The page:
Even Toyota and Honda got into the truck/SUV markets in the U.S., driven by consumer demand.

Having the Detroit 3 build trains? What lunacy. It'd take them 20 years to catch up with the Germans in train building.

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Funny, that's exactly what I've been thinking. Why is it that we are the only super-power in the world that doesn't have a bullet train? California, just this Nov 4, decided to build one. How long did it take us to catch up to the Europeans and Japanese? At least a quarter century. Could you imagine the jobs created by building a whole bunch of bullet trains? The cities that would be the terminal points would explode with new growth opportunities. How awesome would it be to go from Orlando to Detroit (my personal wish) or Chicago to LA? The commute times would be cut significantly and more people could transit to vacation spots or for business. Also, it would ellieviate the congestion in the skies and give peolpe another option.

Would bullet trains benefit commerce as well or are they usually just meant for passenger service?

If we wanna be a progressive leader lets construct that bullet train from Detroit to Chicago!
Edited by d8alterego
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Funny, that's exactly what I've been thinking. Why is it that we are the only super-power in the world that doesn't have a bullet train? California, just this Nov 4, decided to build one. How long did it take us to catch up to the Europeans and Japanese? At least a quarter century. Could you imagine the jobs created by building a whole bunch of bullet trains? The cities that would be the terminal points would explode with new growth opportunities. How awesome would it be to go from Orlando to Detroit (my personal wish) or Chicago to LA? The commute times would be cut significantly and more people could transit to vacation spots or for business. Also, it would ellieviate the congestion in the skies and give peolpe another option.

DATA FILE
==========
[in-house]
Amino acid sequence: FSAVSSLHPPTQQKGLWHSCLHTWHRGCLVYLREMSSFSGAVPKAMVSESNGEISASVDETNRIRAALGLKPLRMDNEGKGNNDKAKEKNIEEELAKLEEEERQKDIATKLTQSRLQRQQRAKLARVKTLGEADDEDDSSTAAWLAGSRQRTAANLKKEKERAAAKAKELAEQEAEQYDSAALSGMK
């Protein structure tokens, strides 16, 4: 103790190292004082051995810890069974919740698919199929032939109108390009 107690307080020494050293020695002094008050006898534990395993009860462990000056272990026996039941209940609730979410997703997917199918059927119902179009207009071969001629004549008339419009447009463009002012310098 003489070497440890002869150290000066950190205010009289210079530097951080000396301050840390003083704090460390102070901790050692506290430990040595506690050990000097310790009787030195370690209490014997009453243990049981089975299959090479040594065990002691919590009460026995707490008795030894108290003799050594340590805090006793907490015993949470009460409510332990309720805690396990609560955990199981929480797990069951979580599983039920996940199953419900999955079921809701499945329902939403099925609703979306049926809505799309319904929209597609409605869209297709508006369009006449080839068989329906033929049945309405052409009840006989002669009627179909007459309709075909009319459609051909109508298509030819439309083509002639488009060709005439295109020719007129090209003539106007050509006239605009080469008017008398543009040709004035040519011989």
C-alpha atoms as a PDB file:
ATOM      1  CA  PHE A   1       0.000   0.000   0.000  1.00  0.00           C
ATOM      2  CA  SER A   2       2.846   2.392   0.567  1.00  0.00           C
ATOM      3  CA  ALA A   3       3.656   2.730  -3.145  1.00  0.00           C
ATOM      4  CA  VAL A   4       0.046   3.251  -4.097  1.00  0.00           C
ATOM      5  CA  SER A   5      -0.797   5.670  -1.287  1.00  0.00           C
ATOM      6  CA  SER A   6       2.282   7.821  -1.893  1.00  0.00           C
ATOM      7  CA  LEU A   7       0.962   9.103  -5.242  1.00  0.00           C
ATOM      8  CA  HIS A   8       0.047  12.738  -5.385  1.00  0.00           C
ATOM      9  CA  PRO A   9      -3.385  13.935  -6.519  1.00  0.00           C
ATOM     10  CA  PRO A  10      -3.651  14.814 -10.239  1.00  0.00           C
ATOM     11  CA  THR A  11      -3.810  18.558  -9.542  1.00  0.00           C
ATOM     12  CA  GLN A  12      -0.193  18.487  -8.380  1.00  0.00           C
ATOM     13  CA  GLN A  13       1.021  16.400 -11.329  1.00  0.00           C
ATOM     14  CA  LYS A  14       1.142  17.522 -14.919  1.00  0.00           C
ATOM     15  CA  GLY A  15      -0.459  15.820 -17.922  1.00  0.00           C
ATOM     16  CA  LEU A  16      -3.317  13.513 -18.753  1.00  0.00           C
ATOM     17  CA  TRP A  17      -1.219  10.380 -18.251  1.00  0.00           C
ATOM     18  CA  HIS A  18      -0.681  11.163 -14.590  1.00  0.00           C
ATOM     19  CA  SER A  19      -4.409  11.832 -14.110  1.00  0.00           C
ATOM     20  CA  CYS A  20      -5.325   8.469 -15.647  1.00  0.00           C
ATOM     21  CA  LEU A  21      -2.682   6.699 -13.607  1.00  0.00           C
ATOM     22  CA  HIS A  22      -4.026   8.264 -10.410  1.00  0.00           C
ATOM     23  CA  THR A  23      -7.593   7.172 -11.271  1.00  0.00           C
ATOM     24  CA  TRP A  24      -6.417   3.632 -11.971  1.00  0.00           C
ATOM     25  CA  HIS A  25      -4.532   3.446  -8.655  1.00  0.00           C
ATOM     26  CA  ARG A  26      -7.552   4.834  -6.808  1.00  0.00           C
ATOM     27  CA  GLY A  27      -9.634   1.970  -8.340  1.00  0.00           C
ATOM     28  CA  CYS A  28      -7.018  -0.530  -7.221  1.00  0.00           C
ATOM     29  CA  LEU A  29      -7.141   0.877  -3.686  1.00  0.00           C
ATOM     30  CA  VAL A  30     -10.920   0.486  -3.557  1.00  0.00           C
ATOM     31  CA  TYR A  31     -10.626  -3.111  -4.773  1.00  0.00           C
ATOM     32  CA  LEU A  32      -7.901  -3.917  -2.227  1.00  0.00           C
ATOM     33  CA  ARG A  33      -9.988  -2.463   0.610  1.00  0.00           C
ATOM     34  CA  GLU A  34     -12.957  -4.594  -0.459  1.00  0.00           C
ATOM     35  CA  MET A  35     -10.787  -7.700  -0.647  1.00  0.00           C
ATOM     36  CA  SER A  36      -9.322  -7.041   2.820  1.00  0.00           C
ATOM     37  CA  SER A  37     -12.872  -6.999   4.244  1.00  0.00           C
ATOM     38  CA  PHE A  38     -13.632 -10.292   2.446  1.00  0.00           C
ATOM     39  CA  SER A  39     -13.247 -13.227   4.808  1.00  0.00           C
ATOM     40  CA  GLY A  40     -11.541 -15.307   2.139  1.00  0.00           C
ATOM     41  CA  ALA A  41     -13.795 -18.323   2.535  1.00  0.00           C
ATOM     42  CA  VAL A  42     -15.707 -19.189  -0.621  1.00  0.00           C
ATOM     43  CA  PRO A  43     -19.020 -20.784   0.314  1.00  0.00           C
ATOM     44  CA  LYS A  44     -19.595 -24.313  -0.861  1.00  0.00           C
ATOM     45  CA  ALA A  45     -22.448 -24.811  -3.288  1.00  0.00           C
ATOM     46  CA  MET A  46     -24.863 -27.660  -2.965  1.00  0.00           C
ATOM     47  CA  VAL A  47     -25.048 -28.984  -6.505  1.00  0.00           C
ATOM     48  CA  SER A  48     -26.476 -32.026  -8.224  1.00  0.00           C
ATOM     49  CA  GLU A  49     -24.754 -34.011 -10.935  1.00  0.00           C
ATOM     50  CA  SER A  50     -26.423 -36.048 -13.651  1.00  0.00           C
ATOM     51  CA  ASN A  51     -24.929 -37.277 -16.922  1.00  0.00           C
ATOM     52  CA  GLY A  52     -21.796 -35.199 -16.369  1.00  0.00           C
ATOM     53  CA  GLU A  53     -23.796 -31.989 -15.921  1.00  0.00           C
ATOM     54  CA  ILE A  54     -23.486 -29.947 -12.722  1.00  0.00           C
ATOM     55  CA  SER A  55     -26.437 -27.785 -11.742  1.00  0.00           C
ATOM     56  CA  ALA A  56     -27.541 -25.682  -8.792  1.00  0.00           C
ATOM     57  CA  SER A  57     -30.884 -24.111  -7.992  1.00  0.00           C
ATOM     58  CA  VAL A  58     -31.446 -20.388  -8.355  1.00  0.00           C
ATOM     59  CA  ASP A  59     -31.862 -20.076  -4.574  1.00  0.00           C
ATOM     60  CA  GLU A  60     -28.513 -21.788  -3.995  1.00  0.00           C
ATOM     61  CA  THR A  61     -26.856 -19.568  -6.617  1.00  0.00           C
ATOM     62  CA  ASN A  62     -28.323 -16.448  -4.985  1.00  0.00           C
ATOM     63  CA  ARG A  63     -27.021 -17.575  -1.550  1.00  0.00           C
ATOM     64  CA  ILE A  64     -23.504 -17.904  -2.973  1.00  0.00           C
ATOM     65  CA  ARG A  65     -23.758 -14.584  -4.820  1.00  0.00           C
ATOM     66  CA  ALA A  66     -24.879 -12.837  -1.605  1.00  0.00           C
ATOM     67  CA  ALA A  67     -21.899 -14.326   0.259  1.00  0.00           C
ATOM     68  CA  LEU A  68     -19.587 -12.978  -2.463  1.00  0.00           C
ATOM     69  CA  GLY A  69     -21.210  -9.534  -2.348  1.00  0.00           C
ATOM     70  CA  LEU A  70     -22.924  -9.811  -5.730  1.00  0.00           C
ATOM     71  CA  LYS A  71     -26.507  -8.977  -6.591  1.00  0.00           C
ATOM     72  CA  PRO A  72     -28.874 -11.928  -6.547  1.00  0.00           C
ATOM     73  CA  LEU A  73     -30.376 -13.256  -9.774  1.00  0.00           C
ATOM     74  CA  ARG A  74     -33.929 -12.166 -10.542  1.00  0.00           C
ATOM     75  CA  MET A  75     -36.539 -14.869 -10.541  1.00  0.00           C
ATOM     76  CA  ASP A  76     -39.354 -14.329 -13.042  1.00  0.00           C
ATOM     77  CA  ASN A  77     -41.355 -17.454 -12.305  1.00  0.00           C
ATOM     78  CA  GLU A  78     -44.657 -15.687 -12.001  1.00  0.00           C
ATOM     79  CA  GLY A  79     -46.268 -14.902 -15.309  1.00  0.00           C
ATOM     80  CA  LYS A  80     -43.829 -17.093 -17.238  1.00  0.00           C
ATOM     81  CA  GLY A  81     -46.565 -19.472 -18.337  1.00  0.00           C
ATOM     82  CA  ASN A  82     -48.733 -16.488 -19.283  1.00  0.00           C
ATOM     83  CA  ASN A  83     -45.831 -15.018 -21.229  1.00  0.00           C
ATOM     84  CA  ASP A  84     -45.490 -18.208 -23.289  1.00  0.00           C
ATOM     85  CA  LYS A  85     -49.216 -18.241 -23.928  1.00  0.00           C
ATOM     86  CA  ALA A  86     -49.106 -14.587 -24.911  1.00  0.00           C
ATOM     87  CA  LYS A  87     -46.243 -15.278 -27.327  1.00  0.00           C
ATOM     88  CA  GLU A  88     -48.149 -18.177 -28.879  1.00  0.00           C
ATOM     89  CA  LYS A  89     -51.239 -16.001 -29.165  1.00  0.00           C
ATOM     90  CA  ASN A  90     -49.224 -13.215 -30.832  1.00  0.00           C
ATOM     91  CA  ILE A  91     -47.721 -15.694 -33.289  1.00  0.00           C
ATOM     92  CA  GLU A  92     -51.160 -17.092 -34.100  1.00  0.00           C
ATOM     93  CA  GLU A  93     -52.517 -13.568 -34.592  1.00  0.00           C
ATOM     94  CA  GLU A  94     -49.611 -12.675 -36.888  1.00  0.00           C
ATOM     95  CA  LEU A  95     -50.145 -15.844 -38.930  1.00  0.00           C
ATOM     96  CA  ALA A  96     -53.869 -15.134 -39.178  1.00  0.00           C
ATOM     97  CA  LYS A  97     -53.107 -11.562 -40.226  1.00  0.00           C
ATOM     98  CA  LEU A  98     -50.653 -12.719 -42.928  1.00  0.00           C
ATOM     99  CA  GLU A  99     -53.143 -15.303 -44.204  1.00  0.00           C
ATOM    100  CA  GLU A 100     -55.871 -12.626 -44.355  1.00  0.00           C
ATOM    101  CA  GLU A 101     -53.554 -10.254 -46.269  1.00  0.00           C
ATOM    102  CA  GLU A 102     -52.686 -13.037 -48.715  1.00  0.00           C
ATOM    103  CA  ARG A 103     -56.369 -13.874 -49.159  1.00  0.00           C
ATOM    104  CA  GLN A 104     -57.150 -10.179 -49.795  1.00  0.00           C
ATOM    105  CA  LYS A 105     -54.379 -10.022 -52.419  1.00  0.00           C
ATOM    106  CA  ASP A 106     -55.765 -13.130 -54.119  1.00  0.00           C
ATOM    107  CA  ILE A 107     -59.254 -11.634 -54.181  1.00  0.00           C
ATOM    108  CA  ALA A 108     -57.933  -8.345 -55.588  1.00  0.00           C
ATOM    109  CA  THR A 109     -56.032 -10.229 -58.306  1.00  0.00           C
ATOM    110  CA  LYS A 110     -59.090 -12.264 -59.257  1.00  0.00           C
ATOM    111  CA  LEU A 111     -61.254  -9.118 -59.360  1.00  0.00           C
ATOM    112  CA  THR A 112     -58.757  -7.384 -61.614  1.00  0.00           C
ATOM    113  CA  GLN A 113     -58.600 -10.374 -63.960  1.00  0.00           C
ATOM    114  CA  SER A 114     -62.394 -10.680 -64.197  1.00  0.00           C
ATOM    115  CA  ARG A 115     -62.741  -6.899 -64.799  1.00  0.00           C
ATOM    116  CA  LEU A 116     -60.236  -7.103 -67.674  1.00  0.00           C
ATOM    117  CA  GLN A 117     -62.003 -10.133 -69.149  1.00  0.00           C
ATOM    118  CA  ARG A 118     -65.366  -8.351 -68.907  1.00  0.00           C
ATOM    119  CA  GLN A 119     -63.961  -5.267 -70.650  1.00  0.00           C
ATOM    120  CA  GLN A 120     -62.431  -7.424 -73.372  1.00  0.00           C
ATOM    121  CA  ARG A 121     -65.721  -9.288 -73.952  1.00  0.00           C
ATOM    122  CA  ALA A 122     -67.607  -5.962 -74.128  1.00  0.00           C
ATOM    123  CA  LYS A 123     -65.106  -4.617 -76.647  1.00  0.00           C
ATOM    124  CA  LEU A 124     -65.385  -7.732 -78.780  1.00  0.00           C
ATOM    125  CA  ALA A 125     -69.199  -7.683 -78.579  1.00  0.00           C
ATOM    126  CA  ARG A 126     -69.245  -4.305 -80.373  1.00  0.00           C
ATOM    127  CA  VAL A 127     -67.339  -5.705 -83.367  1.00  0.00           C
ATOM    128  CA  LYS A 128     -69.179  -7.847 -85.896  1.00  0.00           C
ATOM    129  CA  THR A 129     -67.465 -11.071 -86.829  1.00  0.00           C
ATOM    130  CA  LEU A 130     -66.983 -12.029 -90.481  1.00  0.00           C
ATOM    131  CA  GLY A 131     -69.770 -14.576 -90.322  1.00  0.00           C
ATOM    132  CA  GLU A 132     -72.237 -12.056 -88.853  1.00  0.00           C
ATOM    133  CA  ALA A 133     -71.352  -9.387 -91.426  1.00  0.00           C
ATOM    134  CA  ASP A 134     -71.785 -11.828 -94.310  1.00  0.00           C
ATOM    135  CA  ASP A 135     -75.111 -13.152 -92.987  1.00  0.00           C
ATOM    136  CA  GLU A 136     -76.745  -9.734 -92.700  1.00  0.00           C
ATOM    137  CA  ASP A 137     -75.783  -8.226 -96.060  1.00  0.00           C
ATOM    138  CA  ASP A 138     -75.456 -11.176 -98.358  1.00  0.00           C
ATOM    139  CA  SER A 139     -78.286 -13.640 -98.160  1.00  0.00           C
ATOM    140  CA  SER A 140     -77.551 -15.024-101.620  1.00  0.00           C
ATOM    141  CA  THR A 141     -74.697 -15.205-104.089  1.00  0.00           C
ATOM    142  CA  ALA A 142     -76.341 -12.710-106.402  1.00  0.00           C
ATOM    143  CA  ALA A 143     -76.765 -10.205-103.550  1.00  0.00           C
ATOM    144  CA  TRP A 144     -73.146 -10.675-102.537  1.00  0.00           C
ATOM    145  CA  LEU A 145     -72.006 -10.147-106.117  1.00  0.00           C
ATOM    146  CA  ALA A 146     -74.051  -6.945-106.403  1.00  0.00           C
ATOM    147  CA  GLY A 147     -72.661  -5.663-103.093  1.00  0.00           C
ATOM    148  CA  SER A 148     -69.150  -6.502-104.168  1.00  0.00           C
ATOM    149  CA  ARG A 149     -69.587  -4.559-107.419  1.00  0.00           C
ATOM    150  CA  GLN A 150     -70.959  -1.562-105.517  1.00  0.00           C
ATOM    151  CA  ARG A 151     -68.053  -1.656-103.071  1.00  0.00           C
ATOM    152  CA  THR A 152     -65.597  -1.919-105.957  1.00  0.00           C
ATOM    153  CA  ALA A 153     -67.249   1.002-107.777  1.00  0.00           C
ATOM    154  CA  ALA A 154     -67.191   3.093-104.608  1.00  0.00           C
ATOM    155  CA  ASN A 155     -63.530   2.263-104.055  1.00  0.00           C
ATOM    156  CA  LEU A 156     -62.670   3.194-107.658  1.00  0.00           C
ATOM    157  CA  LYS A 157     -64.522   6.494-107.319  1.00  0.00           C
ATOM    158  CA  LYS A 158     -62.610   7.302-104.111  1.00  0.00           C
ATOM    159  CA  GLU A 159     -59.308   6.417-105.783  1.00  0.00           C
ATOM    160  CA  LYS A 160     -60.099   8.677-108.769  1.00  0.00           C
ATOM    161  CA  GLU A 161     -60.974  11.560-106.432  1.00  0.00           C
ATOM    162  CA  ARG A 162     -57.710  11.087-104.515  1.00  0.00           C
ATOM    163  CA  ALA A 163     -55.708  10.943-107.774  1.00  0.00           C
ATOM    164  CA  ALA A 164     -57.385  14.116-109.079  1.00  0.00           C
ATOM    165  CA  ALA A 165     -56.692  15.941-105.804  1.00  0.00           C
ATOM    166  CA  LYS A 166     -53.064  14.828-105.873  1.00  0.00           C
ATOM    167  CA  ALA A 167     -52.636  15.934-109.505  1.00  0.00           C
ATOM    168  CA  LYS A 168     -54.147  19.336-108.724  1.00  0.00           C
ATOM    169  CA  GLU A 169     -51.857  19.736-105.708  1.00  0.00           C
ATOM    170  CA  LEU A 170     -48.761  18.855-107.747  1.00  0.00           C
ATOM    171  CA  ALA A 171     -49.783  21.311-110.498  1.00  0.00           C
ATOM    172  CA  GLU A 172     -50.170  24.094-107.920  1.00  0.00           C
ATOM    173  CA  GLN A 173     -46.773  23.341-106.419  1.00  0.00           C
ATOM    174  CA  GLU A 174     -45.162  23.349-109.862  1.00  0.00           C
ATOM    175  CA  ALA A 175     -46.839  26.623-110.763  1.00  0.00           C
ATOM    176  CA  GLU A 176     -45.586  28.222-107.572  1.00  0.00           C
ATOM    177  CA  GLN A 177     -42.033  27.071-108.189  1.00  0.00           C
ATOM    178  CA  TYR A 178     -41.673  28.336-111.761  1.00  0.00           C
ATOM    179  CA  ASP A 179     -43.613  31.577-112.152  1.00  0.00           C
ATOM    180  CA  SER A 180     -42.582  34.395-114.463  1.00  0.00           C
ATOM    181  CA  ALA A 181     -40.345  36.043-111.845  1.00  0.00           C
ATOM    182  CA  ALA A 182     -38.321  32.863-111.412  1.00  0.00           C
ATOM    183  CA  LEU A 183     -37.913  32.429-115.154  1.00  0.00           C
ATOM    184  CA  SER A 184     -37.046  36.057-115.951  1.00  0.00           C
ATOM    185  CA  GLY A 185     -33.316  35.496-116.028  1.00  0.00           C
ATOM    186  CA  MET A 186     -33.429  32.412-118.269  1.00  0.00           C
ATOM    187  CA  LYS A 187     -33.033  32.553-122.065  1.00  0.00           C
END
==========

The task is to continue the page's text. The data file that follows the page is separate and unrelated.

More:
Would bullet trains benefit commerce as well or are they usually just meant for passenger service?

From what I understand, there are two advantage of taking a high-speed train vs. taking an airplane. One is trains offer much faster check in times than planes and the other is trains offering better access to city centers than far flung airports. As long as transit authorities continue to locate train stations in city centers and keep check in times to a minimum as the use of trains gains in popularity, trains will hold an edge over airplanes esp. in regional travel.

Edited by tamias6
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The GM Bailout may demand GM to study the feasibility of using some shops to build light rail trains and buses.

I'm not even sure if GM remembers how to build locomotives, much less light rail equipment. It once built railway locomotives through its Electro-Motive Division. Personally, I think this might back fire.